Review: The Mon Over Two Millennia, ed. Patrick McCormick et. al.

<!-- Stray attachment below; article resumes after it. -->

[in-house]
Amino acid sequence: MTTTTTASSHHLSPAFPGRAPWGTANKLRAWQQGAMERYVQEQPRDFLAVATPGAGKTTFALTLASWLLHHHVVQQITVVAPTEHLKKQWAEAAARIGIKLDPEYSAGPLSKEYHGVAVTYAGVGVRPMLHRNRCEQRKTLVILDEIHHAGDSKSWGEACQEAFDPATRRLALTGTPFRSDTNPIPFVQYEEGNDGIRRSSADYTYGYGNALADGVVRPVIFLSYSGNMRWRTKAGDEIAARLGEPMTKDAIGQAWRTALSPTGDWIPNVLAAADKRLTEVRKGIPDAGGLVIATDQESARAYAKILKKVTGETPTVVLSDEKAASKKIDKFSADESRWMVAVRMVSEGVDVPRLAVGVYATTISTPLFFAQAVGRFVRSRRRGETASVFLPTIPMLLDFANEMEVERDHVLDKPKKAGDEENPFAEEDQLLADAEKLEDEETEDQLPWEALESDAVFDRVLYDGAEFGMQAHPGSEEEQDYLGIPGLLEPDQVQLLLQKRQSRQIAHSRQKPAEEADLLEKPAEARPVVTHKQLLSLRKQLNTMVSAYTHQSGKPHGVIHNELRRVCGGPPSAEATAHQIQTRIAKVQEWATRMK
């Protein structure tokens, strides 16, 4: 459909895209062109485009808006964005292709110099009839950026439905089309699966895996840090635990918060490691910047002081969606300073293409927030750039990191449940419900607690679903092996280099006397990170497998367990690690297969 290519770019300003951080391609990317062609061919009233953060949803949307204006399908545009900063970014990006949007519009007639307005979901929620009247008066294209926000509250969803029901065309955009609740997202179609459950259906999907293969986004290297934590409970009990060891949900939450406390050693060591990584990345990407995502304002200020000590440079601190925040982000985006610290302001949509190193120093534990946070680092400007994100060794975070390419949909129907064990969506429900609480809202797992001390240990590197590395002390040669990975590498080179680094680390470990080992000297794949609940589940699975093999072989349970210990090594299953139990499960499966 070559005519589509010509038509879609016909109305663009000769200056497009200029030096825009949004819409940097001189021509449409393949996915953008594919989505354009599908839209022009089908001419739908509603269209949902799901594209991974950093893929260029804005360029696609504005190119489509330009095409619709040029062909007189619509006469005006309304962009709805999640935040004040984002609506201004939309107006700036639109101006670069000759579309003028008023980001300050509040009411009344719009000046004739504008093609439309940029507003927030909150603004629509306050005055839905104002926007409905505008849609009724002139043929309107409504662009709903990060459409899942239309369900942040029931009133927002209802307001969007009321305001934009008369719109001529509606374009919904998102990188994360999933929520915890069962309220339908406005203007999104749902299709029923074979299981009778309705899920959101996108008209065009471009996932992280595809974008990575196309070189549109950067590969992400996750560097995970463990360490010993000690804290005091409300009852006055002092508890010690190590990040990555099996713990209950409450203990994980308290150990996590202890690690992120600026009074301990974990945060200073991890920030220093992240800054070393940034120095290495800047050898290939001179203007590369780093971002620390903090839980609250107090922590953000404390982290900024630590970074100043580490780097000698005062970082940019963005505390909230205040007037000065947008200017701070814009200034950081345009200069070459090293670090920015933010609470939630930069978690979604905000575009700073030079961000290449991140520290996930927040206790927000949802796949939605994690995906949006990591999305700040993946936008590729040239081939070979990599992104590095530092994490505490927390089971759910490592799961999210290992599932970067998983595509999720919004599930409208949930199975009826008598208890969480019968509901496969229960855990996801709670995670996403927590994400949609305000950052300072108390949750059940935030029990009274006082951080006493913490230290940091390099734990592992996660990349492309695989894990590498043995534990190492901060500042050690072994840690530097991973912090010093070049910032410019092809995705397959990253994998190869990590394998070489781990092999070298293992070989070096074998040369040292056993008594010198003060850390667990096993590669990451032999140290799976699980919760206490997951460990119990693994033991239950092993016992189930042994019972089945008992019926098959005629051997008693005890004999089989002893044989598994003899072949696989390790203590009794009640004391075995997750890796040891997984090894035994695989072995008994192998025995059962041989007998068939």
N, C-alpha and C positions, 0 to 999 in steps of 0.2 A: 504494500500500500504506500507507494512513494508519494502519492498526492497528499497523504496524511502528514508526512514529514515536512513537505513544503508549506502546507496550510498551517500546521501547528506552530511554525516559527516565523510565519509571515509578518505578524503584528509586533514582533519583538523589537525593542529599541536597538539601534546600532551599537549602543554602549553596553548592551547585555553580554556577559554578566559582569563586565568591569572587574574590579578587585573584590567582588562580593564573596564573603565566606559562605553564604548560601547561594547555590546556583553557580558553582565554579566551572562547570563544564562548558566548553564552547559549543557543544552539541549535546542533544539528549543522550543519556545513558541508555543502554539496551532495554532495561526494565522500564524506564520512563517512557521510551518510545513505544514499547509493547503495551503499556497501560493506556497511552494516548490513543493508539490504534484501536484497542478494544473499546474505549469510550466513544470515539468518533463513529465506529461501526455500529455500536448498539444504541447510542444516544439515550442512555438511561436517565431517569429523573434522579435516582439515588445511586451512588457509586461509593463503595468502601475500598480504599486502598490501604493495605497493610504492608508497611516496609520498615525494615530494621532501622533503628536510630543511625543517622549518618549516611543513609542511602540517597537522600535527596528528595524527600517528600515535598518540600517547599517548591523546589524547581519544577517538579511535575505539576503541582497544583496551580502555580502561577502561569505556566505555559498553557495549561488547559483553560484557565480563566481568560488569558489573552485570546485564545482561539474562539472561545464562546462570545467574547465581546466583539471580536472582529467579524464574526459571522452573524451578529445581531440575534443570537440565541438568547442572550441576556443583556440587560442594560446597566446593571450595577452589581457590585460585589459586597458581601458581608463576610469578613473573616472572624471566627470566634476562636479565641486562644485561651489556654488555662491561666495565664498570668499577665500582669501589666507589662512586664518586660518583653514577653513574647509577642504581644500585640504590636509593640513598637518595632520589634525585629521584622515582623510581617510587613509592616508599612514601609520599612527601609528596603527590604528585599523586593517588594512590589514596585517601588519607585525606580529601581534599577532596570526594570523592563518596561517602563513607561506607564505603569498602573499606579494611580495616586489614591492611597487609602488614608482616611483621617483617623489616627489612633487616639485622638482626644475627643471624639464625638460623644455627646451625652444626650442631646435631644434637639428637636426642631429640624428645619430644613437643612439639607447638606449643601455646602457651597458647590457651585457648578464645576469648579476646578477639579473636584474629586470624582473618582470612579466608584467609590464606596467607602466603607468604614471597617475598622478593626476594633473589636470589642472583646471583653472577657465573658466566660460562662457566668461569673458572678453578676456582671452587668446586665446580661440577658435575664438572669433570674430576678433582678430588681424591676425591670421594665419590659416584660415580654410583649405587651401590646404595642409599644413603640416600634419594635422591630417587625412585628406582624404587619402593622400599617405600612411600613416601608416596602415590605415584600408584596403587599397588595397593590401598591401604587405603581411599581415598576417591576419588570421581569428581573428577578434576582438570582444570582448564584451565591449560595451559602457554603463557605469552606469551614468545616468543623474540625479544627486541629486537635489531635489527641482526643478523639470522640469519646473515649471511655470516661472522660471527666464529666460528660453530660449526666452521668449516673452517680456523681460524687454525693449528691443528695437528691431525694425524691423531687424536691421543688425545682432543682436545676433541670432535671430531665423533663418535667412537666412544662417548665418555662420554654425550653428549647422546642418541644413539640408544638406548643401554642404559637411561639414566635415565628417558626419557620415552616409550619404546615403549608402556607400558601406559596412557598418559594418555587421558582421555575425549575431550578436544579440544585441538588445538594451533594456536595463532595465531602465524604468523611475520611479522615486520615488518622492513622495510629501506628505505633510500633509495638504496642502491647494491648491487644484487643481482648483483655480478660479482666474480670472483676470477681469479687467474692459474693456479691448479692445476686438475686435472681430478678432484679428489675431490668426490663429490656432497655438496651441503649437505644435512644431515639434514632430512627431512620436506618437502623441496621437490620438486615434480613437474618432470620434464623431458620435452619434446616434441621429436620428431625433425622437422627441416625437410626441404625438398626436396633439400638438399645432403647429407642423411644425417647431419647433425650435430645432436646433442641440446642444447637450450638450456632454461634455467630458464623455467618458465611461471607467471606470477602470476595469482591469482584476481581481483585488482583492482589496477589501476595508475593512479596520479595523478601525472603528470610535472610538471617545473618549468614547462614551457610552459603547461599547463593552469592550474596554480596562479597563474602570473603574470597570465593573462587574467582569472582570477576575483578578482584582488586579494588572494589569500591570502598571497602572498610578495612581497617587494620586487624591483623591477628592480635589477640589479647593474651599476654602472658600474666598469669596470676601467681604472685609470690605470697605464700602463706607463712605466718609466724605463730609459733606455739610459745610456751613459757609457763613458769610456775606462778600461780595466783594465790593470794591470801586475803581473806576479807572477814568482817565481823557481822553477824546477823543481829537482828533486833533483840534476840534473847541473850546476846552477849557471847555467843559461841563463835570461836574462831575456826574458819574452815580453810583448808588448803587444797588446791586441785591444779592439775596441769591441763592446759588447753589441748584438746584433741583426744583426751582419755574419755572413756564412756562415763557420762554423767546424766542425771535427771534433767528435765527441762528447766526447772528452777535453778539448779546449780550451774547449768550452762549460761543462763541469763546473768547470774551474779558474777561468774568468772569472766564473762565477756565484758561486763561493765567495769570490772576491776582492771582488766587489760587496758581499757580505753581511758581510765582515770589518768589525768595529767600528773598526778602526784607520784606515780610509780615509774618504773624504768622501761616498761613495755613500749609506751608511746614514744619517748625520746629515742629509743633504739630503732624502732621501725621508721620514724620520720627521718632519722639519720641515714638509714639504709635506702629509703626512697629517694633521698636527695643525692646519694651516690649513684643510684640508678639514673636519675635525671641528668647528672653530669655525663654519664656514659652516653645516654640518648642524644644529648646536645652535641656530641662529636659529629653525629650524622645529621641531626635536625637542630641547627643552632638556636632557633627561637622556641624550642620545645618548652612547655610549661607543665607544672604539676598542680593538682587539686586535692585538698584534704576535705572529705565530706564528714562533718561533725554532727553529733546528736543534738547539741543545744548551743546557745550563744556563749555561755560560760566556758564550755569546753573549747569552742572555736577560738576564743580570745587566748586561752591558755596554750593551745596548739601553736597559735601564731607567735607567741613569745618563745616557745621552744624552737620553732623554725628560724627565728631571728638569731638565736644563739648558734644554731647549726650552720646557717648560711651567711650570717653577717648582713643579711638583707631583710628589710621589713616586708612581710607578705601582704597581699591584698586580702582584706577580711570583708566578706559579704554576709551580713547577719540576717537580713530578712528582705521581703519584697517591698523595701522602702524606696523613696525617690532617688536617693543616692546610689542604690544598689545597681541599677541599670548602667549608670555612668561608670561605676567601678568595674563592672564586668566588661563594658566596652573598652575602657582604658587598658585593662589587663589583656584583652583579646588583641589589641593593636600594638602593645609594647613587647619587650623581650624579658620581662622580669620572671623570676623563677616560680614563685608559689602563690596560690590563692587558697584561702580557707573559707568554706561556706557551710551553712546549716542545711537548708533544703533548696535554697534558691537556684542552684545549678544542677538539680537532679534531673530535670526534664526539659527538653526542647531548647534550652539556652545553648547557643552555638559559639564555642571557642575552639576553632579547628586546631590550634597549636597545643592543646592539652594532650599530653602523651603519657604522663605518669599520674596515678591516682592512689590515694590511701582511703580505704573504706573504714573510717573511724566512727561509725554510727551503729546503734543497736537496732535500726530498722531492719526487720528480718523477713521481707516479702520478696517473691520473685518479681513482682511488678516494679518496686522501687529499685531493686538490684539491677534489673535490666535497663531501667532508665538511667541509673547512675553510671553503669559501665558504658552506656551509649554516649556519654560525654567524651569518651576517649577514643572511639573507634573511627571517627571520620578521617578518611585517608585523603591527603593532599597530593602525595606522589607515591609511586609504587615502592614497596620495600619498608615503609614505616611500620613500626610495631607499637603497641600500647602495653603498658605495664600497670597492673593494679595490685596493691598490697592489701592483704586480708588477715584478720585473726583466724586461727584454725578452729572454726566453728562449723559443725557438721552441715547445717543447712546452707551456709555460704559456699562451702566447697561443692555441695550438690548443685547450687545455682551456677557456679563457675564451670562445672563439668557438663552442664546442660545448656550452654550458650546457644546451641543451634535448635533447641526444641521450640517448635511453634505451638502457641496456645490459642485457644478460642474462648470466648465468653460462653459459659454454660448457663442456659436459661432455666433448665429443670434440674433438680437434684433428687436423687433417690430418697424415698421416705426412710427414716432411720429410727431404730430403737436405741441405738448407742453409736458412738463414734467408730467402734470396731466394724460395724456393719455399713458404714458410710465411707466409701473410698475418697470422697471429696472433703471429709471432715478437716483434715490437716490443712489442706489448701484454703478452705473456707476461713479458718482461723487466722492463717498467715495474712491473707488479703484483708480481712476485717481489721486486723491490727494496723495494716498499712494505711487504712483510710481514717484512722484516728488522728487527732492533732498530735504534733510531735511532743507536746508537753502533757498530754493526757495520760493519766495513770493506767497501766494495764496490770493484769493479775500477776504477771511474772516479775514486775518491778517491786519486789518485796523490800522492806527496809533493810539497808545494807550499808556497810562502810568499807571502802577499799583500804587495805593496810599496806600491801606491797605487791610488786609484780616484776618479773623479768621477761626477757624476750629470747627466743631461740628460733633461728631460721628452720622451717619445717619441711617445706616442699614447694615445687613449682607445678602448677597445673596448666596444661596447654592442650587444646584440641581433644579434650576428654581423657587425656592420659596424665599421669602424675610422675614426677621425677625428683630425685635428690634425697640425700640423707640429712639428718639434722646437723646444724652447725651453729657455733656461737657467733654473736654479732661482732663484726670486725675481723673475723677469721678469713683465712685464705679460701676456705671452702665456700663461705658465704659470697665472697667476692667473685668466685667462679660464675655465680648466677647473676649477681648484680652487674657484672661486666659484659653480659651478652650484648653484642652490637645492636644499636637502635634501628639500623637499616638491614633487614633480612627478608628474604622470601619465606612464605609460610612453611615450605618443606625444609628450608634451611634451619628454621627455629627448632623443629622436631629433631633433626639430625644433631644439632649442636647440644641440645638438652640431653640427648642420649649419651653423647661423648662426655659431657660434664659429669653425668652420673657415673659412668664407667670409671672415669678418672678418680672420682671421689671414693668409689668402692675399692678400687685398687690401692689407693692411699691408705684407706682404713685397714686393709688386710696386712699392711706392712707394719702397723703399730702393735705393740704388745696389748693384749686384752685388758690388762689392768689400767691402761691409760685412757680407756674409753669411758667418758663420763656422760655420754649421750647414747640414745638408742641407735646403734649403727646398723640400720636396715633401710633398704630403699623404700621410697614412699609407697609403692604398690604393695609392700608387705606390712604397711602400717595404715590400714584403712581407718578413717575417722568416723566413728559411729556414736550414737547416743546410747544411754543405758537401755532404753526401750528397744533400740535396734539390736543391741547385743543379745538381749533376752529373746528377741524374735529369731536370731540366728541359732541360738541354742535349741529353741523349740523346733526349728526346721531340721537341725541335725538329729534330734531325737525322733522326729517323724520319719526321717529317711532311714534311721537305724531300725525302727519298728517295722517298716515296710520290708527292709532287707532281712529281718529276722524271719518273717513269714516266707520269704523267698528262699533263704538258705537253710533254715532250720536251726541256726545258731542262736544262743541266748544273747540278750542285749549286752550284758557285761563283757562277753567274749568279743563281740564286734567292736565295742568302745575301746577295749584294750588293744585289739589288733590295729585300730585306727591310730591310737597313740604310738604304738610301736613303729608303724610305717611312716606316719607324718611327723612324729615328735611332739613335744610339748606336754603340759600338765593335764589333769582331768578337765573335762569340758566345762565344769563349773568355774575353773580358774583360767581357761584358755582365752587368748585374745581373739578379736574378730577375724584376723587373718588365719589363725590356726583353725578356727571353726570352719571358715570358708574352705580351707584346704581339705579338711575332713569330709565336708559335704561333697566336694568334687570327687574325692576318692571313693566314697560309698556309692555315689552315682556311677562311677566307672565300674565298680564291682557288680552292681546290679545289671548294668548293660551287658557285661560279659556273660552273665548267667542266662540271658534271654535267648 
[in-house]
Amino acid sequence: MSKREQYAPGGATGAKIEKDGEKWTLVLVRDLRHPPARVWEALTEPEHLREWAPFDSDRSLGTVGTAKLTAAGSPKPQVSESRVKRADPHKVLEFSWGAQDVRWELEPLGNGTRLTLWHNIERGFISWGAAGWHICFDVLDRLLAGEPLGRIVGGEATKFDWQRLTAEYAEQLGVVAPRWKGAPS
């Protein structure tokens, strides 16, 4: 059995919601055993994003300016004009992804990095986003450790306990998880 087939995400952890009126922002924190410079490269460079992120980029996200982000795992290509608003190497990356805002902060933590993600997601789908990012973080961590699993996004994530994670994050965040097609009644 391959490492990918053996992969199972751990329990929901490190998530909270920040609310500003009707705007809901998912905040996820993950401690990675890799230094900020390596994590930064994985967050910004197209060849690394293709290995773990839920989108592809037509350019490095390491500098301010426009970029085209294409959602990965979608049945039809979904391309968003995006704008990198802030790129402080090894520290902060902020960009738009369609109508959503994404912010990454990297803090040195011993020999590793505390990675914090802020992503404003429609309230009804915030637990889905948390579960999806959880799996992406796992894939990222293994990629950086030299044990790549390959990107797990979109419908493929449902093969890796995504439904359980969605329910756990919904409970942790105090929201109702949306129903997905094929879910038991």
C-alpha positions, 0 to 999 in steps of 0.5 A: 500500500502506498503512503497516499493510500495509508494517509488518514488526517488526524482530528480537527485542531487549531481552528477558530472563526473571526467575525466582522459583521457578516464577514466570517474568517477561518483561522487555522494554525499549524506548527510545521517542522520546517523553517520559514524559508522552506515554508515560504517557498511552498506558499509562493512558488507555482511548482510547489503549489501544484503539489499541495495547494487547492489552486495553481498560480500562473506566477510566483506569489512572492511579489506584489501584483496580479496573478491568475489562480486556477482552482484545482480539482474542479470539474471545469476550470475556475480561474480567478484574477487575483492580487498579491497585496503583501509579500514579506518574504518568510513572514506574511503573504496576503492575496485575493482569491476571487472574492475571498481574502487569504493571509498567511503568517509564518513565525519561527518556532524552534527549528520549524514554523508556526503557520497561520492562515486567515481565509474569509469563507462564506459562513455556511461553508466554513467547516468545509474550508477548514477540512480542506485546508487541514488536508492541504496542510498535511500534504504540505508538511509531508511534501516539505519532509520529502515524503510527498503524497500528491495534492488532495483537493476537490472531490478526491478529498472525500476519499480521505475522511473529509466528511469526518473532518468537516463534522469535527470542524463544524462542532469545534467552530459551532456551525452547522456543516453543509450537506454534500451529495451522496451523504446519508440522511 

As my first introduction to the Mon culture, this was hard going, as it is a collection of academic papers presented at a conference on the topic (the first such conference ever held.) I think if I had read the 8th paper first (Ethnic Identity and Political Autonomy of the Mon, by Pon Nya Mon) I'd have been a little less lost, at first, as its first few pages give a succinct history of the Mon people, but it could also be that I had just gleaned enough information, by the 8th paper, to make the reading easier. Nevertheless, despite no knowlege in the subject at all, the first few papers address what the authors believe to be erroneous, yet largely accepted anthropological/archaeological theories about the early Mon, and my mischievous fascination with squabbling academics (and a Minor in archaeology) was enough to get me through the first few papers, and learn along the way. I'd recommend it to those readers who enjoy reading academic history papers, though the final paper: Mon Nationalism since 1948: Insurgency, Ceasefires, and Political Struggle, by Ashley South, I would recommend to anyone with an interest in the political situation in Burma - Aung San Suu Kyi's group is not the only group that has been oppressed, she is very much a majority leader, many minorities have no such representative.